Table of Contents Table of Code Examples
<< Lesson 08. Data types, op. table, smaller topics. Lesson 10. Aggregations >>

With this lesson the content gets slightly more complex 😳 . And I have to admit: In a way more experimental as it is pretty uncovered ground.


You probably know the term and the meaning from SQL-queries, so you can guess where we are heading to. For full usage of groupings aggregations are required also, but let us begin with basic groupings as with the following easy example:

Code Example 37,$(@AGENCYNUM,UPPER(@SMOKER)), basic groupings

The $ is now attributed with a list of group elements (agencynum and smoker). Please note that the group element is not necessarily an attribute, any expression is valid. New entries are written to the result table only in case the combination of group elements in the actual data set did not already appear in the result table yet. The result table will contain the first entry of every group. In the chosen example a list of 4116 entries is condensed to about 70 entries.

The standard behaviour of the grouping adds the grouping conditions to the result table automatically. The naming of the group conditions follows the following rules:

  • if a the condition consists of an unchanged attribute, the name of the attribute is taken
  • if an attribute is used but changed by the usage of a function or an operator, but without usage of a second attribute or a target, the attribute name will be preceeded by a “F_”.
  • in all other cases name will be EXPR_i. i is the number of the respective condition.

In the examples above the two attribute would be named AGENCYNUM and F_SMOKER.

In some cases it might be required to suppress the automatic adding of the group condition (e.g. it is added with different naming manually in the init part, see next chapter). This is possible with an exclamation mark after the dollar as in the following example:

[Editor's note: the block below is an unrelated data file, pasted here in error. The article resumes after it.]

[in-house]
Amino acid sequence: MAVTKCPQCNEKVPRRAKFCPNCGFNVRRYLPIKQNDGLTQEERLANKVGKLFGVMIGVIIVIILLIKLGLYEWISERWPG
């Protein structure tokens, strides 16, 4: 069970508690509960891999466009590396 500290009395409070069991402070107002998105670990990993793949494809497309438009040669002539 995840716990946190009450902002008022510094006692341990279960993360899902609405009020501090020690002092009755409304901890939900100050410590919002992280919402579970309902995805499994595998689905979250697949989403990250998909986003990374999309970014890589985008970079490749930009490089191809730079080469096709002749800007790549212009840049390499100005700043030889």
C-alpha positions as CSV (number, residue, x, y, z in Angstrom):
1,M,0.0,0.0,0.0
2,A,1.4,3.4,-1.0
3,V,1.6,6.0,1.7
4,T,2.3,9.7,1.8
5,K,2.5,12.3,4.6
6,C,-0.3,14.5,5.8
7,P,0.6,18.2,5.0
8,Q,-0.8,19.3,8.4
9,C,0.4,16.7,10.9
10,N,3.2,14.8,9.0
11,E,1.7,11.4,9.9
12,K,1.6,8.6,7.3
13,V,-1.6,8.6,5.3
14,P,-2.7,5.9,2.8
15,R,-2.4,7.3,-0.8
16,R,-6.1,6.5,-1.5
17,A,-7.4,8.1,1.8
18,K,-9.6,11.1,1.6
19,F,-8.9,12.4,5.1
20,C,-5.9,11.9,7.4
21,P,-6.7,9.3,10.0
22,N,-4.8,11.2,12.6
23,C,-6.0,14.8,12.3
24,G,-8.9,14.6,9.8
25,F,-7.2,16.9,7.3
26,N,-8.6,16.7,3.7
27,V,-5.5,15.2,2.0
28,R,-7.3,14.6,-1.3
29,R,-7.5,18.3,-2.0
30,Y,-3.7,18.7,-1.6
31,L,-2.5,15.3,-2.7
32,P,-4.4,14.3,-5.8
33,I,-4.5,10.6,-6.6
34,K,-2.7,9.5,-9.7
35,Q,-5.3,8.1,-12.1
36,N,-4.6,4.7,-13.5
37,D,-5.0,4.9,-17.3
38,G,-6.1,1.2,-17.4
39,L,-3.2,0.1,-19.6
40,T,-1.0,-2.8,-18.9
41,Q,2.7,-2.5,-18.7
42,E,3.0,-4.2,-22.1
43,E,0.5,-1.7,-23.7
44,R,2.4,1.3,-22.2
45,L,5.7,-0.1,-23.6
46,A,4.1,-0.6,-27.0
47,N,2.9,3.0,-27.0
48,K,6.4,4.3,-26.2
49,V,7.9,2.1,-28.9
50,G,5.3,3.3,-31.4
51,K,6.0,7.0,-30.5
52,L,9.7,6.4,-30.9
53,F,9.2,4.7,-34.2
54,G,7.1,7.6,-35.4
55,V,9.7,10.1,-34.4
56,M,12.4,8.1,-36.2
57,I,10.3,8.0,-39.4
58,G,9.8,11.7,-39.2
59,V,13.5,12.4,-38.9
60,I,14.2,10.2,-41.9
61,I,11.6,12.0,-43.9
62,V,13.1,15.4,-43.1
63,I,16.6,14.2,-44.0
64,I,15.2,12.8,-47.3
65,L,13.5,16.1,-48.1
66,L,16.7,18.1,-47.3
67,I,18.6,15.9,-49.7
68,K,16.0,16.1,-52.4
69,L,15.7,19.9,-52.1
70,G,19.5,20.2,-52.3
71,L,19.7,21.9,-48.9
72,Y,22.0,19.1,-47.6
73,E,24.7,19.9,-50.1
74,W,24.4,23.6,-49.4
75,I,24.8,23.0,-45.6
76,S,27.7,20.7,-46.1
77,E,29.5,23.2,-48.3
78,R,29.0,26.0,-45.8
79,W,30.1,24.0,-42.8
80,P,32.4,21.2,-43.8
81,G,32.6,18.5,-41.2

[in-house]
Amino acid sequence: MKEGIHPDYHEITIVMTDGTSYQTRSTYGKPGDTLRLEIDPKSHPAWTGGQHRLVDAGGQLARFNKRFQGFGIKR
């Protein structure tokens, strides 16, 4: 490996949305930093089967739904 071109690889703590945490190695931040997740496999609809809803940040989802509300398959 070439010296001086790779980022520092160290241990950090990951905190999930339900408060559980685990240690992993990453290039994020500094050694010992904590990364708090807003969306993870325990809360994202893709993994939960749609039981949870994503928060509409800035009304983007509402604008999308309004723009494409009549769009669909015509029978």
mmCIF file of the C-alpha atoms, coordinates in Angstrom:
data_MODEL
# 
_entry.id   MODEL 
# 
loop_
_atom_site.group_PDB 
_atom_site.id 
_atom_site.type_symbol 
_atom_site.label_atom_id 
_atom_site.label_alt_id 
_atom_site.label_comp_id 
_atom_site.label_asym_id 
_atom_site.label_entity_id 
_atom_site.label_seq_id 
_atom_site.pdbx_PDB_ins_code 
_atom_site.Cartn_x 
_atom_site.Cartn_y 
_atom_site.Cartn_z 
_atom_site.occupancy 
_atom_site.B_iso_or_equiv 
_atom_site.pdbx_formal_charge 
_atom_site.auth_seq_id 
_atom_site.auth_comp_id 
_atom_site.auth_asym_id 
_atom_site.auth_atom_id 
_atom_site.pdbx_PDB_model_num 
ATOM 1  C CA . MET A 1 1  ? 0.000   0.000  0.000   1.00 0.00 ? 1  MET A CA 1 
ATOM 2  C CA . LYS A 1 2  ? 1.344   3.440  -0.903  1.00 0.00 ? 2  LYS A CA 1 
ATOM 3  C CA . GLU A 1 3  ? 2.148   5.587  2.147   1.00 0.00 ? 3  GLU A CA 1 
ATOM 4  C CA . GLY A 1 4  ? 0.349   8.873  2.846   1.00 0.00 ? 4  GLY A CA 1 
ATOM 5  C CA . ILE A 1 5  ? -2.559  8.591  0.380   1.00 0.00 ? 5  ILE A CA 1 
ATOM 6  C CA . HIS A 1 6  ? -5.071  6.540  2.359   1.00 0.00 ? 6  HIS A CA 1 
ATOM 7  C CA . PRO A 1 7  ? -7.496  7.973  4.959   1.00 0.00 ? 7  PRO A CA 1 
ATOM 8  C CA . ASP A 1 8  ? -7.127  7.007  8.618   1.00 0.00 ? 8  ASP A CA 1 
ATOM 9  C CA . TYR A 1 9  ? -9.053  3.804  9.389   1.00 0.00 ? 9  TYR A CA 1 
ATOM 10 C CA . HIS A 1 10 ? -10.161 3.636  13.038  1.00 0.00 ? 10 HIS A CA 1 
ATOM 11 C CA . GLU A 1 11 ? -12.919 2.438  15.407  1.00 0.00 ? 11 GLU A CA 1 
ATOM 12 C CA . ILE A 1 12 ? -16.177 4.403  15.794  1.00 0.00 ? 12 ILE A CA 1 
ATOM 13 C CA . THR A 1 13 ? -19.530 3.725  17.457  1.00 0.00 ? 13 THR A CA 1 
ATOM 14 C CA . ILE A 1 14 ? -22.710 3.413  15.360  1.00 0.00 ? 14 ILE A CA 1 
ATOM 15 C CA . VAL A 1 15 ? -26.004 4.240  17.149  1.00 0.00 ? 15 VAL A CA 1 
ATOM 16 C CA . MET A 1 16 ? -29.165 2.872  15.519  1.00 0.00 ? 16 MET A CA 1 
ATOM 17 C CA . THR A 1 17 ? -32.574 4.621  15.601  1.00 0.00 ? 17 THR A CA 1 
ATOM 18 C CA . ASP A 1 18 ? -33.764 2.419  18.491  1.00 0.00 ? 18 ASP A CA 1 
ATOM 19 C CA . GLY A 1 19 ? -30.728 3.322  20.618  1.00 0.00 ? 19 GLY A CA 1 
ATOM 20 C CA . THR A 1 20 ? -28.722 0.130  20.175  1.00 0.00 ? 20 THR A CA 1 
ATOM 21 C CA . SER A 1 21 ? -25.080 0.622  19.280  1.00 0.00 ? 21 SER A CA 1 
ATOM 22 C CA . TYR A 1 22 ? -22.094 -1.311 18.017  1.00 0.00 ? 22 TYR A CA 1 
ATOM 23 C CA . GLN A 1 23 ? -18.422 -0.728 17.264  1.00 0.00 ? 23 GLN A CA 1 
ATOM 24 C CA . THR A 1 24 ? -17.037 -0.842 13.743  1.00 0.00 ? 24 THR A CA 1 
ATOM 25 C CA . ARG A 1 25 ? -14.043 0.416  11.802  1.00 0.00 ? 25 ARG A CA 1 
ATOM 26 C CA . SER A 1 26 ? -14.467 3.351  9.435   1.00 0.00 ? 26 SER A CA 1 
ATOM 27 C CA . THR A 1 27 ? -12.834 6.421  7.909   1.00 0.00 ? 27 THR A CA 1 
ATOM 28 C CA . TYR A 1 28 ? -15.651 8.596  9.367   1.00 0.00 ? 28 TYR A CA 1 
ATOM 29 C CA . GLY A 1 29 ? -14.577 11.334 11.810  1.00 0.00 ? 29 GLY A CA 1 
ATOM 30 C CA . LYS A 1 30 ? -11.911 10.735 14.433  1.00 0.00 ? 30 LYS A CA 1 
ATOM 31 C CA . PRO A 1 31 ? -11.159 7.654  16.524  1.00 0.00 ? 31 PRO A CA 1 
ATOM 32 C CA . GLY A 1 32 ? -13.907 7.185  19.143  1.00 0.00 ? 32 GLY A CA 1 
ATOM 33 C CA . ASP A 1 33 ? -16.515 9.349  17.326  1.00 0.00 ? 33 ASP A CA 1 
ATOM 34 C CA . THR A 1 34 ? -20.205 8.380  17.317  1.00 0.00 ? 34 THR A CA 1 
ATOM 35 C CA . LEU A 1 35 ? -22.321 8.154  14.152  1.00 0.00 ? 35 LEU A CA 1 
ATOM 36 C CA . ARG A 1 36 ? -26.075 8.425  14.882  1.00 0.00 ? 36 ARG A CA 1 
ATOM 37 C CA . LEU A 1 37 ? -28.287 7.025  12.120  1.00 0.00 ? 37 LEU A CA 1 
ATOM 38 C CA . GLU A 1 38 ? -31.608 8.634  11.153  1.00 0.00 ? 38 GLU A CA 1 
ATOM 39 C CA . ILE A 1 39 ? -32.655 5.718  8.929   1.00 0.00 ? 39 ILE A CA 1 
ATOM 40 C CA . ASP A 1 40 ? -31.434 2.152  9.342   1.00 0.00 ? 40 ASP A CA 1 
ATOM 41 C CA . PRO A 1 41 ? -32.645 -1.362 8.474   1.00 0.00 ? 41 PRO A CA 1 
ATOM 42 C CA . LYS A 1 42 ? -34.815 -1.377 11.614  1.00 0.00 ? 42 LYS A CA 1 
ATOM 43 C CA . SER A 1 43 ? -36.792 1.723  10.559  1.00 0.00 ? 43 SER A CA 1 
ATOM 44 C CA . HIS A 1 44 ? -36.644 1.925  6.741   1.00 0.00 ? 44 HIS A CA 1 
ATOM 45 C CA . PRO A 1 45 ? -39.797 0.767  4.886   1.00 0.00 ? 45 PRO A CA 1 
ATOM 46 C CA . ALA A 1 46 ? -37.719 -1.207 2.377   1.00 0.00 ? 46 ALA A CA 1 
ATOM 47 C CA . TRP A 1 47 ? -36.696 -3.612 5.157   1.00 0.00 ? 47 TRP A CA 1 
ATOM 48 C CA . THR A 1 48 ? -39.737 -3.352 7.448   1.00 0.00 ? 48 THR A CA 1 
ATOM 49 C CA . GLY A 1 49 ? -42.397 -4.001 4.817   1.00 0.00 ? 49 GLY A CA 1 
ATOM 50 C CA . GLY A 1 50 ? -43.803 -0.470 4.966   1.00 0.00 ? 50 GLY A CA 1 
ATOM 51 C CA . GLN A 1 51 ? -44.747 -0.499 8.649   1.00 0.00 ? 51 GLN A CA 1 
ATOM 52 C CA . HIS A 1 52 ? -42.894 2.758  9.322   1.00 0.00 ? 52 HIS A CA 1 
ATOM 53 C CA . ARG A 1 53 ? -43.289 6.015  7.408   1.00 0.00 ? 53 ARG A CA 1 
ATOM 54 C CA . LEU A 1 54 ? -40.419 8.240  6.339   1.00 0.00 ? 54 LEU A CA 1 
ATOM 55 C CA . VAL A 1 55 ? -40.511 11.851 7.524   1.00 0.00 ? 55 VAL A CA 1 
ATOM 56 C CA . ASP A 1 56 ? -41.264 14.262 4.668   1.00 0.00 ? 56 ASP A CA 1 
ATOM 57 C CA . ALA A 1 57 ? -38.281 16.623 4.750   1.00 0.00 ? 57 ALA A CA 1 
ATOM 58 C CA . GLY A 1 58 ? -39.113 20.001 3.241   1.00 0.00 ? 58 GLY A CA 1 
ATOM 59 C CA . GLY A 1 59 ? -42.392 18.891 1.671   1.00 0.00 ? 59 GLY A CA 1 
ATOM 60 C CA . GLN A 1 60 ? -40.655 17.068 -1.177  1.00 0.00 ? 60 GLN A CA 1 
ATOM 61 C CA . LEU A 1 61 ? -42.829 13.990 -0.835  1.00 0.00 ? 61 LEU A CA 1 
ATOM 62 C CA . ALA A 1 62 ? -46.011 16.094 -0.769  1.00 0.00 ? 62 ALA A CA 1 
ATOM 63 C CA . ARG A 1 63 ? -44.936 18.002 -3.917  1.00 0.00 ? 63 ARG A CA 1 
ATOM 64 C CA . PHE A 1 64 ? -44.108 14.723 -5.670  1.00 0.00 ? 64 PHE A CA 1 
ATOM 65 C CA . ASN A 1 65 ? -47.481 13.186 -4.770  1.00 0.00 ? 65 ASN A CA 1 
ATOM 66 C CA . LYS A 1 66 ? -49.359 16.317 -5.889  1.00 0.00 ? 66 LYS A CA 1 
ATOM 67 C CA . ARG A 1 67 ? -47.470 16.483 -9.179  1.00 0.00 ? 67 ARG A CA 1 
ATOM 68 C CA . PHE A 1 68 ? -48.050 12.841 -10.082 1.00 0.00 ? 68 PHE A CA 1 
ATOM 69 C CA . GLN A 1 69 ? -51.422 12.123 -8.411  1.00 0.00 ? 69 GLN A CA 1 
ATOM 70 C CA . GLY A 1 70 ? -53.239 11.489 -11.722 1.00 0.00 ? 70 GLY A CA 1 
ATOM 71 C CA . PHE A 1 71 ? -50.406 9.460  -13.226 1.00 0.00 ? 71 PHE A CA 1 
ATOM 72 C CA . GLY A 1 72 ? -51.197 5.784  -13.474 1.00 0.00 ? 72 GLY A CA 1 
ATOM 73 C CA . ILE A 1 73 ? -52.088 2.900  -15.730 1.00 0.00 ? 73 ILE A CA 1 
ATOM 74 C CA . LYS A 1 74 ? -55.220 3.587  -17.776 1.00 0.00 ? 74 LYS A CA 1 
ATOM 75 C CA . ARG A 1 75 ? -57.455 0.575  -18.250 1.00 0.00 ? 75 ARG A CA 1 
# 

Code Example 38,$!(@AGENCYNUM,UPPER(@SMOKER)), basic grouping without group condition takeover

Grouping with assignments (hand-made aggregations)

The grouping syntax is now extended with the possibilities to build assignments based on the group data.

The syntax is as follows: $(ListGroupIdentifier:Initblock:Loopblock)

  • ListGroupIdentifier is a non-empty comma separated list of expressions defining the groups as described in the chapter before.
  • Initblock is a block with assignments (separated with ; ) processed with the first element of every group. It is usually used to initialize target variables. The initblock may be empty (the two doublepoints have to be stated nevertheless).
  • Loopblock is a non-empty block with assignments processed with every element of a group.
  • Any used target variable in one of the two group assignment blocks refers to the “group” element.
  • As with normal assignments, an assignment might consist of an attribute only, abbreviating an assignment to a target with the same name. Since it is natural to have grouping attributes in the result, it may be added to the init block as in the example below.